--------------------------------------------------------“This is a pretty extreme benefit approach and not something we will see for 1/1/2014. It’s also likely that there could be future legislative action to eliminate the ability for plan sponsors to remove coverage for pharmacy benefits entirely, but in the meantime, given the cost pressures, this is a possibility. To avoid it, we believe selfinsured plan sponsors should be looking at more restrictive formularies and networks and health and wellness initiatives to bring down their pharmacy spend. Another concept is a more ‘defined pharmacy benefit’ approach in which the plan only pays up to a certain fixed amount for prescriptions—this approach would require excellent transparency tools and would likely not be well received by members relative to other approaches.”
Another respondent takes a longer view, acknowledging uncertainties and challenges:“Don’t panic; don’t overreact as everyone is in the same ‘boat.’ There are so many variables in 2014: [W]hat will be the cost of plans, how much enrollment will the exchanges really get , will the young, low cost members stay out, what will small employers do, drop coverage etc. Beyond 2014, there are several other significant milestones that are going to impact medical benefits, including pharmacy benefits. Those milestones are health insurance being able to be sold across state borders by 2016, large groups being able to join the exchange by 2017 and the 40% excise tax on high-cost, employer-sponsored health benefits in 2018.” Implications of Findings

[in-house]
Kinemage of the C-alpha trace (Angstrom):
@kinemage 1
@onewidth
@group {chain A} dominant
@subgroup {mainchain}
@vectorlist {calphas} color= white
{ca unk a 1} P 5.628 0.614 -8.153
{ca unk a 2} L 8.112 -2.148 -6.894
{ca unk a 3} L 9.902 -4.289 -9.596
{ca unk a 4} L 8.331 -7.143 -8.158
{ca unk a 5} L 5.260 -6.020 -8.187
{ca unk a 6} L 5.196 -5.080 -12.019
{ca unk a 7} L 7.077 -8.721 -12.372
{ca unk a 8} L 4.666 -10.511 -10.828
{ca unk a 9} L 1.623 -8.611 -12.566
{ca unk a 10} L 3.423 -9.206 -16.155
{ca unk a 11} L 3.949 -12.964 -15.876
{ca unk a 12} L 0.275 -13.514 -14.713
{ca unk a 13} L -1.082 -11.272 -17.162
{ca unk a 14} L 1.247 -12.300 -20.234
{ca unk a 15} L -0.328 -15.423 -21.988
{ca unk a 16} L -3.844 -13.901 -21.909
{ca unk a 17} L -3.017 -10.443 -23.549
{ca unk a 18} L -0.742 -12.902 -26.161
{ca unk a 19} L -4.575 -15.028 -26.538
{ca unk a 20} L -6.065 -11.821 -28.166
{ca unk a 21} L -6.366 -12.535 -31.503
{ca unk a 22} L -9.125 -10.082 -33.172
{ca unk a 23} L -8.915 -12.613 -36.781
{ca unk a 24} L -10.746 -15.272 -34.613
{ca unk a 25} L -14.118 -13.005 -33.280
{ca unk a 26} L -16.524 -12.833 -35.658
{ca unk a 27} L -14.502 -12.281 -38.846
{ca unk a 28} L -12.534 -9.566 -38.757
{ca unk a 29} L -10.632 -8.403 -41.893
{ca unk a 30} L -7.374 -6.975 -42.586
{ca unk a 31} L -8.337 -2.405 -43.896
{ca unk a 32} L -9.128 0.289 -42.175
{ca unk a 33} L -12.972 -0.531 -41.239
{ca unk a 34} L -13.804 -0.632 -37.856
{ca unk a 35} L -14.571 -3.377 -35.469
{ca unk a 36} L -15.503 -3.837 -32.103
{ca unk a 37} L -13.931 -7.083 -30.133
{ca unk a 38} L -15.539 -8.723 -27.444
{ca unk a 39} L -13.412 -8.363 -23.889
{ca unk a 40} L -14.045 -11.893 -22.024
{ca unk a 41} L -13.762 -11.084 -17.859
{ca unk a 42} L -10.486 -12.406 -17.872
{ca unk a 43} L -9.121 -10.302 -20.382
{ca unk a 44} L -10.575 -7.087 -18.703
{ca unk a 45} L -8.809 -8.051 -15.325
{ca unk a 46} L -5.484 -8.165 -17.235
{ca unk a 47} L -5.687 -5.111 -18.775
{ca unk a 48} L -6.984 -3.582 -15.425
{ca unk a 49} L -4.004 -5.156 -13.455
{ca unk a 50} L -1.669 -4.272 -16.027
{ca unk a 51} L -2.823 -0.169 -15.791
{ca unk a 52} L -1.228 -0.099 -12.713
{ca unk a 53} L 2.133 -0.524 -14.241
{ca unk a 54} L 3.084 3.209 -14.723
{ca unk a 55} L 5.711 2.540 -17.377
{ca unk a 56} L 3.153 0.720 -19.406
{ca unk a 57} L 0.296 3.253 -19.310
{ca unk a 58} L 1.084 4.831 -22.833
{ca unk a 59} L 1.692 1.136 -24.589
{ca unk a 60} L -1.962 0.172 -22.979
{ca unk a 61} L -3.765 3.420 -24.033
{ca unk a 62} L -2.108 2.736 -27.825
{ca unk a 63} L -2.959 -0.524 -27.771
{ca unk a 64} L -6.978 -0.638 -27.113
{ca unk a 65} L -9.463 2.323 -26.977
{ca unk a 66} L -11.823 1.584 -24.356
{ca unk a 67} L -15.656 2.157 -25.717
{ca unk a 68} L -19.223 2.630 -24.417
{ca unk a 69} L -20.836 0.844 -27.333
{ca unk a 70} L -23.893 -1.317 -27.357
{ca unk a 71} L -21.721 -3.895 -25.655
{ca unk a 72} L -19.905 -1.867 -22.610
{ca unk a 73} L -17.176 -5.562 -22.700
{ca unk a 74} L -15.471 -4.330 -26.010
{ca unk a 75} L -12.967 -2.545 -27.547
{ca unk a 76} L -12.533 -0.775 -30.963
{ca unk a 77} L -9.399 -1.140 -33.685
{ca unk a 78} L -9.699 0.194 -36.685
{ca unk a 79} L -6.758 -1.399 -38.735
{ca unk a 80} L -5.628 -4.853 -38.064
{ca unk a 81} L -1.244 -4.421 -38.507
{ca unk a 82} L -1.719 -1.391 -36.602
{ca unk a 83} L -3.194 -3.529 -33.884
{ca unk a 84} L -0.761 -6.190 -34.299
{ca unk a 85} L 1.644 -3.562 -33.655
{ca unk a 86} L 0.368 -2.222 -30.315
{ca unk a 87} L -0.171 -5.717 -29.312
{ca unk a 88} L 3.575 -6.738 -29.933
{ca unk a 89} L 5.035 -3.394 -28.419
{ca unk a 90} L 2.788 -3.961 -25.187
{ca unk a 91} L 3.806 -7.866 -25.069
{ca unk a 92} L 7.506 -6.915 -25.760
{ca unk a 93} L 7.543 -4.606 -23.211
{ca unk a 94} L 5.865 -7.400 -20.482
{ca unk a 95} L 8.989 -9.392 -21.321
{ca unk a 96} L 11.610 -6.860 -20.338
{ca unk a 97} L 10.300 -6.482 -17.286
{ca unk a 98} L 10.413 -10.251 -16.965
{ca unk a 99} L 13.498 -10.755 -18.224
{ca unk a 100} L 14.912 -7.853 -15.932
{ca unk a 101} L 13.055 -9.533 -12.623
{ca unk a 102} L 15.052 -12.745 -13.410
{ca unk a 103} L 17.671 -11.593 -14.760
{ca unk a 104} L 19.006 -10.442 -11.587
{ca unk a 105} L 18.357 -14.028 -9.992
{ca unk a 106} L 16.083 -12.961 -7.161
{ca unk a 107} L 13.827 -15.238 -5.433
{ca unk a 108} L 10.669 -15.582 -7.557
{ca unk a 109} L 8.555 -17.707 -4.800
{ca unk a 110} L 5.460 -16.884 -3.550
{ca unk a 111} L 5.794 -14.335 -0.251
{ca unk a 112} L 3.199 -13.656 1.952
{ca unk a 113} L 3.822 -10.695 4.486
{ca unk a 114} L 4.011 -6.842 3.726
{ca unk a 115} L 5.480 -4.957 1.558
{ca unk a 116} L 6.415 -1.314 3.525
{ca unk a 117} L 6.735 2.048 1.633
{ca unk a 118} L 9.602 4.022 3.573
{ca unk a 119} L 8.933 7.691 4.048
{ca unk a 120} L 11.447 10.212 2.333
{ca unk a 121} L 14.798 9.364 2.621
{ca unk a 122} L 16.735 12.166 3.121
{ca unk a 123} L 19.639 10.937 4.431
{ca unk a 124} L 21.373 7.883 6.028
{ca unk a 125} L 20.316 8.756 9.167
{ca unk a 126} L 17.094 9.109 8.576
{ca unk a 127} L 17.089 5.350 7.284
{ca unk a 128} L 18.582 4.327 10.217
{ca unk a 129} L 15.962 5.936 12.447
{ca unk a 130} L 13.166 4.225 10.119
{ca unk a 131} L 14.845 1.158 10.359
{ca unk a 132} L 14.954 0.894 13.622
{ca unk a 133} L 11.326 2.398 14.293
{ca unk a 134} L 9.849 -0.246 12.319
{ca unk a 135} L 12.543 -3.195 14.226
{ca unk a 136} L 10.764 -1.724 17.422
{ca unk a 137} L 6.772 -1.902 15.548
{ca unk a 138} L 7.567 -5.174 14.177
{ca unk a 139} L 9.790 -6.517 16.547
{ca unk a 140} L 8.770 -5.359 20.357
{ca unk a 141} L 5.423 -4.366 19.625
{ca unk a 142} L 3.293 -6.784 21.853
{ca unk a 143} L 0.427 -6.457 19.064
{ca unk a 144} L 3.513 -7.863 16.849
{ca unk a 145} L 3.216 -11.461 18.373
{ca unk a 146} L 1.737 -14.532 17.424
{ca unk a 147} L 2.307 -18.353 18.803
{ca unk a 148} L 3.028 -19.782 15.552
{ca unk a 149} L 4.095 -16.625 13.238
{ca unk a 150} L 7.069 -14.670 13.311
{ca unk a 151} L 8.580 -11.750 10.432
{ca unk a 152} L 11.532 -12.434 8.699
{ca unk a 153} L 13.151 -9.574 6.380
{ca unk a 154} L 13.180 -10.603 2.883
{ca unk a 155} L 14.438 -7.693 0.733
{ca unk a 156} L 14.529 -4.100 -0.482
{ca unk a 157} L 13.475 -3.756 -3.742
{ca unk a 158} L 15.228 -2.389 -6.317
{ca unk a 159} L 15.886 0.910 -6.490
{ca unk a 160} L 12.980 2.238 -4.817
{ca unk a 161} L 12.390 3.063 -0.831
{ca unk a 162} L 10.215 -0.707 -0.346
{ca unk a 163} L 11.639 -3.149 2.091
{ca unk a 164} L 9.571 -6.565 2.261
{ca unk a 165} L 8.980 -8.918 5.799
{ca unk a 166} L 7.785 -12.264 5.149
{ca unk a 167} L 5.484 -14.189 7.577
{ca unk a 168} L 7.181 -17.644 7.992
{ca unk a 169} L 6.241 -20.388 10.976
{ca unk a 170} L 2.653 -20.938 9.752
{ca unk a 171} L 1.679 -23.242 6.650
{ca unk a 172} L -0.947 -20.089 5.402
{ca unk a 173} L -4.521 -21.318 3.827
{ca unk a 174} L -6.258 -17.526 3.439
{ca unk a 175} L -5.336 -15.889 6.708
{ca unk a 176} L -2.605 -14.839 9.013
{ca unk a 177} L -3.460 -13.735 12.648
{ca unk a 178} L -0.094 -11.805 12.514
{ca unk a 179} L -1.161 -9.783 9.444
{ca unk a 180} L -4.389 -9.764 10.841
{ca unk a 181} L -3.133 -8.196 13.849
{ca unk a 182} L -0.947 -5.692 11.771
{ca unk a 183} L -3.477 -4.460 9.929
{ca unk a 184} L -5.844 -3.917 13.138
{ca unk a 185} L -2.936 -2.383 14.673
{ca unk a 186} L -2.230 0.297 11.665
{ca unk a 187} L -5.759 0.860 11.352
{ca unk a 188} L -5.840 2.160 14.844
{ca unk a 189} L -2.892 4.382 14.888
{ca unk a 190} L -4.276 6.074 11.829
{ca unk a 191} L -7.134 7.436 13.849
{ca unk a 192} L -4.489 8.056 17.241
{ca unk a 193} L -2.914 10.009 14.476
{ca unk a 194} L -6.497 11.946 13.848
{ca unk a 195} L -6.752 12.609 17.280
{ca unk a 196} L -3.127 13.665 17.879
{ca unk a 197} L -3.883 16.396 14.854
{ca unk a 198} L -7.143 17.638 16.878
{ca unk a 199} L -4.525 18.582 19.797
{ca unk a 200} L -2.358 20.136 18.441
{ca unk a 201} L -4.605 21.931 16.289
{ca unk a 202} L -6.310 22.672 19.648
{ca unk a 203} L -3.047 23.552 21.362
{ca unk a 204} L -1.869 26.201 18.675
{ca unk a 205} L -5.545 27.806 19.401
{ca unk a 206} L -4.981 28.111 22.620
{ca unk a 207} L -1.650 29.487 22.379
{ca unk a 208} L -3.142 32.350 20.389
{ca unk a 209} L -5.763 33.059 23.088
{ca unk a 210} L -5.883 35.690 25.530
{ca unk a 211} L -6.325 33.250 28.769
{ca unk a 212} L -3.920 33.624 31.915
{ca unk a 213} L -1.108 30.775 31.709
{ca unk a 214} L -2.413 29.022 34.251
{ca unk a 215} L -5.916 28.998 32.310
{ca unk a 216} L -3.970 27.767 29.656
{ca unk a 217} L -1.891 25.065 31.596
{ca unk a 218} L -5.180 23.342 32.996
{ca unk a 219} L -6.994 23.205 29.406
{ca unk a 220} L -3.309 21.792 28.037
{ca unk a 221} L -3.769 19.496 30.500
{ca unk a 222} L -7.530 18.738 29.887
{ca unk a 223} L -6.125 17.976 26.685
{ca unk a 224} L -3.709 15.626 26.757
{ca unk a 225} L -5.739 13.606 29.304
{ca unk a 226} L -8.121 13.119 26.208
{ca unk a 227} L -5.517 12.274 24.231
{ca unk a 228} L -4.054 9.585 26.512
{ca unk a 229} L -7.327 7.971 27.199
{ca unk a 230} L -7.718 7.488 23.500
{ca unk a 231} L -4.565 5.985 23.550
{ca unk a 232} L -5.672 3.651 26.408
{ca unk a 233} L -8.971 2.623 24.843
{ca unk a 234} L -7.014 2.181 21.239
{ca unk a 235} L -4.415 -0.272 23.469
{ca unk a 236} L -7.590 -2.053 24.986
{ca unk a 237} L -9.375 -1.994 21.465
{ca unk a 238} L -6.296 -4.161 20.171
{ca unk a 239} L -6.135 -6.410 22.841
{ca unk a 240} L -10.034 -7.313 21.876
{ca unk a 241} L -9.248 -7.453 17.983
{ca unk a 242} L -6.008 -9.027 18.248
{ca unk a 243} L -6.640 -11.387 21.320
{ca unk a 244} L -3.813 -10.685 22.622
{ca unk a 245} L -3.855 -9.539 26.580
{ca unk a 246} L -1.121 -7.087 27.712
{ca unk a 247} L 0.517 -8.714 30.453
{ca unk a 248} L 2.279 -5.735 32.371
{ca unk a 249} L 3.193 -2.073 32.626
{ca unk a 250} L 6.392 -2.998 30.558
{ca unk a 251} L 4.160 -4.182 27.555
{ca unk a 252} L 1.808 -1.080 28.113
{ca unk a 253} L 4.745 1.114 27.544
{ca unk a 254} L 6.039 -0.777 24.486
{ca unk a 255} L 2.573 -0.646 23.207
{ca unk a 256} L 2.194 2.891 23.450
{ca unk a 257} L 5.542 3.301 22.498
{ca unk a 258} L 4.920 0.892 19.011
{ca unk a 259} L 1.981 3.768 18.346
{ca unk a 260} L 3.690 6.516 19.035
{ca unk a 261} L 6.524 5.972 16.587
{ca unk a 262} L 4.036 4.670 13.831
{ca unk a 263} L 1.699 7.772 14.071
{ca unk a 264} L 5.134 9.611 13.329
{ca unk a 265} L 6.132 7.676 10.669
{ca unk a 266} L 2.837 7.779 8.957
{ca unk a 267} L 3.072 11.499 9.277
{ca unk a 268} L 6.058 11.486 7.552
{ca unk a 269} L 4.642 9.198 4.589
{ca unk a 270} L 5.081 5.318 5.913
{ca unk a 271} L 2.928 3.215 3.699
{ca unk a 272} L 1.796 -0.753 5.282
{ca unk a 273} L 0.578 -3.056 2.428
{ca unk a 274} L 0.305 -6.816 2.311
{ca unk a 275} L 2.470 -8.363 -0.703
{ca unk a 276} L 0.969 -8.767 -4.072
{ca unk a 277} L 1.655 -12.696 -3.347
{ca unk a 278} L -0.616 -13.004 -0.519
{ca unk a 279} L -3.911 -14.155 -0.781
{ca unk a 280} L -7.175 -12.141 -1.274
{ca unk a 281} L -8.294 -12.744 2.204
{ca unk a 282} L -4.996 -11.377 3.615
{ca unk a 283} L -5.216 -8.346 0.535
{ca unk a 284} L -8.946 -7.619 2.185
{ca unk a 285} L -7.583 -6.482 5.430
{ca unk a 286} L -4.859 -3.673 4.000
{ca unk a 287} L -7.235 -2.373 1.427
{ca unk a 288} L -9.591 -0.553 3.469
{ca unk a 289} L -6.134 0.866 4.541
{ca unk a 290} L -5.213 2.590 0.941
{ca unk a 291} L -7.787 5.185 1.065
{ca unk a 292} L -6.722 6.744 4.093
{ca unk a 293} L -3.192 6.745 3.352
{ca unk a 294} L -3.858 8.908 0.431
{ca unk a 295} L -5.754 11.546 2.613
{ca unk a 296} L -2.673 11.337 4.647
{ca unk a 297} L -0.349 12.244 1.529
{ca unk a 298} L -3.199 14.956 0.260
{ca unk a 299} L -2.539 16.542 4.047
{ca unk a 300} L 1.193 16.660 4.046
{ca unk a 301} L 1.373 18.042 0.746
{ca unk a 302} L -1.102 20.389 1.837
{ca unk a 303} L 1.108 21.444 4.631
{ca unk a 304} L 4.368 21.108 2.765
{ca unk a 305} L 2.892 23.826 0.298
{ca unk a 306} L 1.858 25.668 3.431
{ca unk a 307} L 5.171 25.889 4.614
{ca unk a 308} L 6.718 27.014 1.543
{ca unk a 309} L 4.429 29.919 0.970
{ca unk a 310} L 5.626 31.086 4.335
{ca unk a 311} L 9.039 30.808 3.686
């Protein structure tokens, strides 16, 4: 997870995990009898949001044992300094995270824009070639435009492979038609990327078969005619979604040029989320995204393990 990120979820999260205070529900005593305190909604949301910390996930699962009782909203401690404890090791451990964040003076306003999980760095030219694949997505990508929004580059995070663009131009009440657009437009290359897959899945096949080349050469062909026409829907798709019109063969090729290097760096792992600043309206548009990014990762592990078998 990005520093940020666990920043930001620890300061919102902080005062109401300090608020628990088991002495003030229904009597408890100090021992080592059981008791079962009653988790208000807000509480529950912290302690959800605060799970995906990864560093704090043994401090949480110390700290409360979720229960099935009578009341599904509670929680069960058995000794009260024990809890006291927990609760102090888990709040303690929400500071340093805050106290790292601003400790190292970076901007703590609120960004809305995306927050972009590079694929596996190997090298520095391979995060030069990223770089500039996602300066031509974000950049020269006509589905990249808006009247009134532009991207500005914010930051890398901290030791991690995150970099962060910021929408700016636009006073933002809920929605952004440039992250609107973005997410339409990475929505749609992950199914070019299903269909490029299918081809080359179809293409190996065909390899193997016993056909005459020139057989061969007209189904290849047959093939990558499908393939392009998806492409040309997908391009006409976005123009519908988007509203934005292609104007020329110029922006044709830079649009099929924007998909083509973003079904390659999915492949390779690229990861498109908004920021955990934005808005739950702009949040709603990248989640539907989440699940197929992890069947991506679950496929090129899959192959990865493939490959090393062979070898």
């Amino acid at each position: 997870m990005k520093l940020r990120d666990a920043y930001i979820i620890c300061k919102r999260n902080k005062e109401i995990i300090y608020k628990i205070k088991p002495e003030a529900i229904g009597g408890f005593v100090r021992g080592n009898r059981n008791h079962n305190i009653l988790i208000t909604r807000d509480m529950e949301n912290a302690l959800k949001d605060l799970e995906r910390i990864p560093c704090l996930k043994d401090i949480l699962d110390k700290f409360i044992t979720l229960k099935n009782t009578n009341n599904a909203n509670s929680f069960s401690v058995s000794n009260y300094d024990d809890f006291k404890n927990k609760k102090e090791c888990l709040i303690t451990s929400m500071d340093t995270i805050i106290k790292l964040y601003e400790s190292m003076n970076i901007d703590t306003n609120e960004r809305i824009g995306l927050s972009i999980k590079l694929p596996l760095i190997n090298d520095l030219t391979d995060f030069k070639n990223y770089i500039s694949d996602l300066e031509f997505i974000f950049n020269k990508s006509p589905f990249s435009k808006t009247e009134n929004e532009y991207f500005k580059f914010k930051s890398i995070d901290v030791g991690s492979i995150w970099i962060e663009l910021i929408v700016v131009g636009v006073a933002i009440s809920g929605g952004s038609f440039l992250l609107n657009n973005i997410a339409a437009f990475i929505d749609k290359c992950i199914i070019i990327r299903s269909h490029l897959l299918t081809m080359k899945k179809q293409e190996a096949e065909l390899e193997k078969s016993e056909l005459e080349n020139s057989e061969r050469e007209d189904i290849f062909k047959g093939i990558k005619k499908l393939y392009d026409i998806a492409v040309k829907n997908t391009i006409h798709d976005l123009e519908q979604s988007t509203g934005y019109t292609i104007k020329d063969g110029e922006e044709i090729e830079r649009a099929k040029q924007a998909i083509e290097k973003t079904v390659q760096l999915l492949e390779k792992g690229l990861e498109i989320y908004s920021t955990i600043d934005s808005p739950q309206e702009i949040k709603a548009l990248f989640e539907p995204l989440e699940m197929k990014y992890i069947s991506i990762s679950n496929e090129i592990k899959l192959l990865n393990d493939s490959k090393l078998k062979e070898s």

Healthcare stakeholders must remain vigilant about managing costs with all of the tools in the arsenal. The role of pharmacy is evolving and increasing in importance. There is an emerging market imperative to integrate pharmacy and medical services to optimize not only patient outcomes but the economic return on investment.
A wave of macroeconomic variables is flooding the market, dramatically impacting pharmacy benefit management. Waning employer commitment to providing health benefits may trigger not only higher overall healthcare costs but adverse selection in group and individual exchanges. Familiar managed care techniques to counter thes forces and their impact on pharmacy include:
Integrated care programs targeted to chronic diseases
Medication therapy management
Trend management tools for specialty pharmacy drugs
Measurable end points for clinical programs to monitor success